Junk Silver Coins
When we think of junk, we think of something useless and worthless to get rid off. However, junk silver in fact is no junk at all. It might surprise new investors though to see some precious metal dealers list entire bags full of junk silver coins. Inside these bags you will find silver coins of less than bullion purity that were circulation coins in the past. Most junk silver coins are 90% pure but there also exist coins of lower purity.
So why are these coins named junk silver? The misleading term that is used in many English-speaking countries simply stems from the fact that these coins have no numismatic value at all. Most junk silver that is sold online consists of American silver coins that were in circulation before 1965. However, junk silver that is made up of coins from other countries exists as well. Canada for example had circulation coins that consisted of 92.5%, 80% or 50% silver. Australia also had silver circulation coins of these different purities in the past and many other countries used silver currency before as well.
The fact that junk silver coins have no numismatic value at all might discourage collectors from adding such coins to their portfolio. However, this fact is also a benefit for those buyers that only care about amassing the maximum amount of precious metal for the lowest possible price. Since the only value these junk silver coins have is based on their precious metal content, you will be able to buy them for prices very close to the silver spot price.
In fact, junk silver coins are usually sold in coin bags or coin rolls/tubes though they are sometimes also sold individually. When buying them in bulk in bags or rolls/tubes, it is important to note that they are not listed by weight. Whereas silver bullion coins are sold in bulk in for example 20 oz tubes or 500 oz monster boxes, junk silver coins are listed by their cumulative face value. By the way, the face value of junk silver coins is still their legal tender value, even though the coins have been out of circulation for a very long time. Of course, unless the price of silver dropped precipitously, there would be no reason to use a junk silver coin as currency for making your purchases.
Low Premiums when buying junk silver coins
So you could for example buy a bag full of 90% pure Silver Roosevelt Dimes that together have a face value of 100 USD. The 1,000 dimes in such a bag contain 71.5 oz of silver. With a current silver spot price of 14.32 USD per ounce, the silver value of such a junk silver bag amounts to 1023.88 USD. At the time of this writing, it could be yours for a mere 1,083.95 USD so you would have to pay a premium of less than 6%. That’s a pretty good deal compared to buying the same amount of silver in the form of contemporary silver bullion coins.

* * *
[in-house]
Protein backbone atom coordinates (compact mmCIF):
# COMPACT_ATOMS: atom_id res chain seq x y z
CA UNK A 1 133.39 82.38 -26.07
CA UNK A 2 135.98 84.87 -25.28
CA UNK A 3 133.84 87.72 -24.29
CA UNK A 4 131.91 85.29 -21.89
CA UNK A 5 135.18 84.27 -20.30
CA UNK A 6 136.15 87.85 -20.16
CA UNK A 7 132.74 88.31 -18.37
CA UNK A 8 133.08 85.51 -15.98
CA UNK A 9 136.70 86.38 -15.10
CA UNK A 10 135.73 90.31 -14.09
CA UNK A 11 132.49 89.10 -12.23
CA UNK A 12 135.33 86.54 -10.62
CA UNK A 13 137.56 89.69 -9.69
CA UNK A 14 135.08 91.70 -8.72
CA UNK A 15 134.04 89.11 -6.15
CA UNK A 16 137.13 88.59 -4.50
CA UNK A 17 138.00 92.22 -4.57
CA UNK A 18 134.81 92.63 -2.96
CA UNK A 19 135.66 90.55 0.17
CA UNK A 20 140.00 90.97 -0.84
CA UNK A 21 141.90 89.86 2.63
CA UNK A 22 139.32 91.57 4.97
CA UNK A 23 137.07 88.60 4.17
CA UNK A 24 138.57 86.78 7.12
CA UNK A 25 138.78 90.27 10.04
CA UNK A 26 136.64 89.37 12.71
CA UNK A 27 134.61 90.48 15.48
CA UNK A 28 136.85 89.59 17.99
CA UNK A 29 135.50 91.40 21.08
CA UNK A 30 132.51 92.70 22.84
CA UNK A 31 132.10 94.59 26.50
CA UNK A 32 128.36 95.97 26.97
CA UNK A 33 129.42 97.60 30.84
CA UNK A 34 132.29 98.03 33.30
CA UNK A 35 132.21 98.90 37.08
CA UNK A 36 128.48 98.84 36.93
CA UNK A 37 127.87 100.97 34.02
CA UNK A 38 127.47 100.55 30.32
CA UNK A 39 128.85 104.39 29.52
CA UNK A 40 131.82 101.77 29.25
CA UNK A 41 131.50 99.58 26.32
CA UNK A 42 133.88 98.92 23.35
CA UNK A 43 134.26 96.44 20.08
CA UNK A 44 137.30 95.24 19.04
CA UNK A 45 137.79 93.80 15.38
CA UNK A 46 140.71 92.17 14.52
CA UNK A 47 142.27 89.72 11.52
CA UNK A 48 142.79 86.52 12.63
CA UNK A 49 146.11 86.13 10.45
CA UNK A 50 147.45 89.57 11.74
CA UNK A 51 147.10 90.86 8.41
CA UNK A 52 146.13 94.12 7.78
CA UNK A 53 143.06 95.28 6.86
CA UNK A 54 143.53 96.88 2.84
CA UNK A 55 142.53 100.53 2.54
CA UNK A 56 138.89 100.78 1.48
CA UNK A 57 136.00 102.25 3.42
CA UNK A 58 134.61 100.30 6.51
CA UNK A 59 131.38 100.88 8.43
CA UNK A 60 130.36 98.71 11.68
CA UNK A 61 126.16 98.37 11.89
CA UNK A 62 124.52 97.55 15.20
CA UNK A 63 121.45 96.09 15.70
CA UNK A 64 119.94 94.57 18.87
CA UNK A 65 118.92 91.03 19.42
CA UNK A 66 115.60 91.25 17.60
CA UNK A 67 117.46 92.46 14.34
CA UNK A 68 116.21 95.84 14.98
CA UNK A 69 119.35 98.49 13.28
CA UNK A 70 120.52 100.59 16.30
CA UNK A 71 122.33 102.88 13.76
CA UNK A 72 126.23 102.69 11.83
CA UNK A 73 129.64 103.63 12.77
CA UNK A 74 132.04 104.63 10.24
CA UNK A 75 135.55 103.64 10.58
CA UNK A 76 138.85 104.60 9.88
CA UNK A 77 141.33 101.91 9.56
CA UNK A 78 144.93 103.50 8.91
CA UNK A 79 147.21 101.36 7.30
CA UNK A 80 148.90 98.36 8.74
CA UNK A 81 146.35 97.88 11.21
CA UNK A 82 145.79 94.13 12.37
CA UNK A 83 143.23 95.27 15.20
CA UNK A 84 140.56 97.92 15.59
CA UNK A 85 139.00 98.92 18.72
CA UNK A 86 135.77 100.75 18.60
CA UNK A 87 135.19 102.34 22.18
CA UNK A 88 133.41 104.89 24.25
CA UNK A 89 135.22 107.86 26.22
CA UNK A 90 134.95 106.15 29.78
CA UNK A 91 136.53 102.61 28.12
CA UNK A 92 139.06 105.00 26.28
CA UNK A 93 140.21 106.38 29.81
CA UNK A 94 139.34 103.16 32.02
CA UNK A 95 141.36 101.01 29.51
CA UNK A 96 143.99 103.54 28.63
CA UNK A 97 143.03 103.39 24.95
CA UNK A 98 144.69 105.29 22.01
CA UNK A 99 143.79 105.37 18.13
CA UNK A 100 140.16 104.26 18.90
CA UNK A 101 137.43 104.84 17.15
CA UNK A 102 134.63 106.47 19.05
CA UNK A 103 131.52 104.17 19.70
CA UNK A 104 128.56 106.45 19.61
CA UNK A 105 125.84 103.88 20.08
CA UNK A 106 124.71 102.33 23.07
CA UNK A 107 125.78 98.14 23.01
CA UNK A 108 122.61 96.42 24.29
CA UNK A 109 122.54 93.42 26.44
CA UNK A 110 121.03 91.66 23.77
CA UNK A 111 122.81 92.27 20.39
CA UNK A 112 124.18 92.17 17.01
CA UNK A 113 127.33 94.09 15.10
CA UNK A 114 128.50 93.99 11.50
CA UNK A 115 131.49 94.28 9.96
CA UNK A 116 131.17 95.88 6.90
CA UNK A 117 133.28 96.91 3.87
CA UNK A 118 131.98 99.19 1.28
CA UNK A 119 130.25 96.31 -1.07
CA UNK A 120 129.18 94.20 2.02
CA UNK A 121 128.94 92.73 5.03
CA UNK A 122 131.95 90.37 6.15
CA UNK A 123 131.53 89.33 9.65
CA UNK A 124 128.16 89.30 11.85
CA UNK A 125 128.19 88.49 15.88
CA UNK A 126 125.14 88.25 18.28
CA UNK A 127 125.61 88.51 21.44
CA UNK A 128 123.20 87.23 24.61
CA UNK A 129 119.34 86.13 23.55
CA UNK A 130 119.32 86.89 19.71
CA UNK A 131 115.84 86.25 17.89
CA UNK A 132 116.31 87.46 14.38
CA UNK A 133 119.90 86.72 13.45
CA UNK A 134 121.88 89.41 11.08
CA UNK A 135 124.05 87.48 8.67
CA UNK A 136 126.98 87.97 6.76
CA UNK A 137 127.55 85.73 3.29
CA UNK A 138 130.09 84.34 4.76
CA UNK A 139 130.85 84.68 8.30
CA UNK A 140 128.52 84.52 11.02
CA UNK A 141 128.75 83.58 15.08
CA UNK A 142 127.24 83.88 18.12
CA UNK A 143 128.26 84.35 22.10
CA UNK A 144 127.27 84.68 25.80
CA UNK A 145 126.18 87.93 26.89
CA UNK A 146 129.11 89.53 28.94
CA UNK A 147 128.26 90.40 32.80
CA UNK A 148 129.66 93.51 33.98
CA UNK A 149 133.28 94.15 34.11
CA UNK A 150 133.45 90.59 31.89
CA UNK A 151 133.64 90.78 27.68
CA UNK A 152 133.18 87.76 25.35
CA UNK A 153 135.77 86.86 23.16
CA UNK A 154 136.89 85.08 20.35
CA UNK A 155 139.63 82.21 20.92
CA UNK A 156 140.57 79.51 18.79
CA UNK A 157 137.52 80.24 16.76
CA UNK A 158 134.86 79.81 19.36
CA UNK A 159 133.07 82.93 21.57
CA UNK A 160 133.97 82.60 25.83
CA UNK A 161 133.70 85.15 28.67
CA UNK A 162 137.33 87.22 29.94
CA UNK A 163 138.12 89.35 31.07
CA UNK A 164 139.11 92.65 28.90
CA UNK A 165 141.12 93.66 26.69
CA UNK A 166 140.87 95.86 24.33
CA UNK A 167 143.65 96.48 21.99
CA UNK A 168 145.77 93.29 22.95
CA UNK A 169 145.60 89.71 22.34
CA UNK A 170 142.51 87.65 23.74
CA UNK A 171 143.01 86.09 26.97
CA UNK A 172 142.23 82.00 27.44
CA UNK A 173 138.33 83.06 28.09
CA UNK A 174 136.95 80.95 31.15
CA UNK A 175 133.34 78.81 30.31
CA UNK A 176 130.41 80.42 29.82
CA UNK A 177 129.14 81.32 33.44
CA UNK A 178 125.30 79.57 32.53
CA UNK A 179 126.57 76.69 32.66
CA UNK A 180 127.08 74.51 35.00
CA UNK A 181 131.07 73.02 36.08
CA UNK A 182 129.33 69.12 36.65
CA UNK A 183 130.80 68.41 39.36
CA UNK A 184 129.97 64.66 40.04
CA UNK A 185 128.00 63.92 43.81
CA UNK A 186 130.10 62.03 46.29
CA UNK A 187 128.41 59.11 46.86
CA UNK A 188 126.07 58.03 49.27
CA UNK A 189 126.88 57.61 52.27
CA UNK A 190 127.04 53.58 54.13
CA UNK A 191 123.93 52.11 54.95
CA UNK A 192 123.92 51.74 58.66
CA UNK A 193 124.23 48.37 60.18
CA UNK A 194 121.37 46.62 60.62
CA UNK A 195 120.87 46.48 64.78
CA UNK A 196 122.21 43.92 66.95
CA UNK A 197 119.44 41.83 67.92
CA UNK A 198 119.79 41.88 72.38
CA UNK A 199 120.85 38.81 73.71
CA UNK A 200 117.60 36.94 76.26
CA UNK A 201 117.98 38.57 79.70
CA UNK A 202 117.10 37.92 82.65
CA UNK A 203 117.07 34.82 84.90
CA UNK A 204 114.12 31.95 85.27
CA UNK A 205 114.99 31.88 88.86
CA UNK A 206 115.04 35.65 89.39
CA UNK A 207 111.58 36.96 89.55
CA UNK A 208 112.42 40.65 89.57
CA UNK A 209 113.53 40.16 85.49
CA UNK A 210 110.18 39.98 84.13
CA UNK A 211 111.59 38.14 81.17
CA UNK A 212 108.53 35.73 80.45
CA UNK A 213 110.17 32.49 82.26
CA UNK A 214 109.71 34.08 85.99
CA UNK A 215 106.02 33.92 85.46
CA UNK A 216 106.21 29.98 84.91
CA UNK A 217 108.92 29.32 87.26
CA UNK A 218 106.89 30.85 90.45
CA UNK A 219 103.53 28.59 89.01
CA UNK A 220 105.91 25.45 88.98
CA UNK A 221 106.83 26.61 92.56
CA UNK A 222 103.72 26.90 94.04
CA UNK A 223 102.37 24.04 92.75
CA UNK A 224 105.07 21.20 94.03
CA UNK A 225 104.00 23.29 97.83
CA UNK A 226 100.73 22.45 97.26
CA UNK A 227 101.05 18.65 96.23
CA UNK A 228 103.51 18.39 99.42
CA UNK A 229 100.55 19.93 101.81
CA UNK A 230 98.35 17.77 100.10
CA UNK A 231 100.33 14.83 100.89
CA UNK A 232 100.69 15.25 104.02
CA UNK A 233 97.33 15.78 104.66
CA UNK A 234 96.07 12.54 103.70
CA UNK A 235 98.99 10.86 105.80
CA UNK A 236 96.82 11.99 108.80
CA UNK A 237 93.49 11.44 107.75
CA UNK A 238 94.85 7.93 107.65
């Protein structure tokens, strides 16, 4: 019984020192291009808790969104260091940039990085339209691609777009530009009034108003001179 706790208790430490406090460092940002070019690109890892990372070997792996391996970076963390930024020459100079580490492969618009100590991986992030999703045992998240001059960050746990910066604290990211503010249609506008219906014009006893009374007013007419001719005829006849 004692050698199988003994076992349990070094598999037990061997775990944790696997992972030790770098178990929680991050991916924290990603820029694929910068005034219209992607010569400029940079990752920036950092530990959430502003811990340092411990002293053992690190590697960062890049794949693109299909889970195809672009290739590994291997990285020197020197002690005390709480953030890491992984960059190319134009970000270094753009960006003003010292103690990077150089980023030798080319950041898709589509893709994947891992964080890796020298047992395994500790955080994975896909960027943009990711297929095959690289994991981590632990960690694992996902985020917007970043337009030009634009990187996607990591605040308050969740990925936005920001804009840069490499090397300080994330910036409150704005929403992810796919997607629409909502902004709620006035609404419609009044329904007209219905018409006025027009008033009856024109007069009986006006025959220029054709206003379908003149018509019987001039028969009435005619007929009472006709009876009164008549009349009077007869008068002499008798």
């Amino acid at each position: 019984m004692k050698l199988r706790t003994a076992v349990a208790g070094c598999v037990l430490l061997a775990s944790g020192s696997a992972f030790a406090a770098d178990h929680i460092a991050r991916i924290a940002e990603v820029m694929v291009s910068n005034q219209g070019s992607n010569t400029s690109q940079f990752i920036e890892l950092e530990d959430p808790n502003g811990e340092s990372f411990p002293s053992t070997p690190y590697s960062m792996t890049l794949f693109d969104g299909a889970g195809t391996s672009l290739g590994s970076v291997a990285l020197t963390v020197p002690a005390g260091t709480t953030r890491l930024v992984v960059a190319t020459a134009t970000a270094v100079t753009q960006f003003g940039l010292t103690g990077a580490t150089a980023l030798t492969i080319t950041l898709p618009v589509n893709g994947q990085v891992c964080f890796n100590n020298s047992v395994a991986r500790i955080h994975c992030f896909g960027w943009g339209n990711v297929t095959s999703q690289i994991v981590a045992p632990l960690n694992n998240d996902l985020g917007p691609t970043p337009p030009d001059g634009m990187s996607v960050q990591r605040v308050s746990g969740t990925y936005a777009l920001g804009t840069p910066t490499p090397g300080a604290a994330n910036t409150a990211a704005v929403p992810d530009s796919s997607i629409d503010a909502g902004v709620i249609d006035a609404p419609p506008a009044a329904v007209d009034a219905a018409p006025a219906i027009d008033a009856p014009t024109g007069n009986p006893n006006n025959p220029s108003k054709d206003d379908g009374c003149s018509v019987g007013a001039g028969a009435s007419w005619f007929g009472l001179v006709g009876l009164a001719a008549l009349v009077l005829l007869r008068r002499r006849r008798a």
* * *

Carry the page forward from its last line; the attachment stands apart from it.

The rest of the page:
For a 1 oz American Silver Eagle you would commonly have to pay a premium of between 3 and 4 USD per coin. Let’s say you found a dealer that sells 1 oz Silver Eagles for only a 3 USD premium and you decided to buy 70 such coins. In that case you would have to pay a total premium of 210 USD for 70 oz of silver whereas you could have bought 71.5 oz of silver in the form of junk silver coins for a premium of only 60.07 USD.
Junk silver coins for bartering
So buying junk silver coins is a really good option to acquire the maximum amount of silver for the lowest possible price. Another benefit of buying junk silver coins is especially important for preppers/survivalists. When our current debt-based financial system implodes, barter will become much more popular than it is today. In such a Venezuela or Zimbabwe-style crisis, you could use your junk silver coins to pay for your daily purchases.
The 0.07234 oz of silver in a Silver Roosevelt Dime would at current prices perhaps buy you a candy bar. After a possible collapse that would certainly drive up precious metal prices, you might for example be able to barter your silver dime for an adult hair cut. You could of course also barter with an American Silver Eagle then. However, the change your hairdresser would give you back then would probably be paper cash which might be under serious inflationary pressure then.
For maximum bartering flexibility, Buy-Gold.Link advises its readers to buy junk silver coins of different sizes. You could start right now with a mixed bag of junk silver quarters and dimes and you could even choose between five different bag sizes! A bag with a combined face value of 10 USD could possibly be worth enough post-collapse to pay for your groceries for a week. For more bartering power for a longer time, you could also choose bags with face values of 100 USD, 500 USD, 1,000 USD and even 3,000 USD! Every dollar in face value would get you 0.7150 oz of silver. With the 715 oz of silver in a 1,000 USD face value bag you could keep your family afloat for perhaps a year or more when the collapse hits!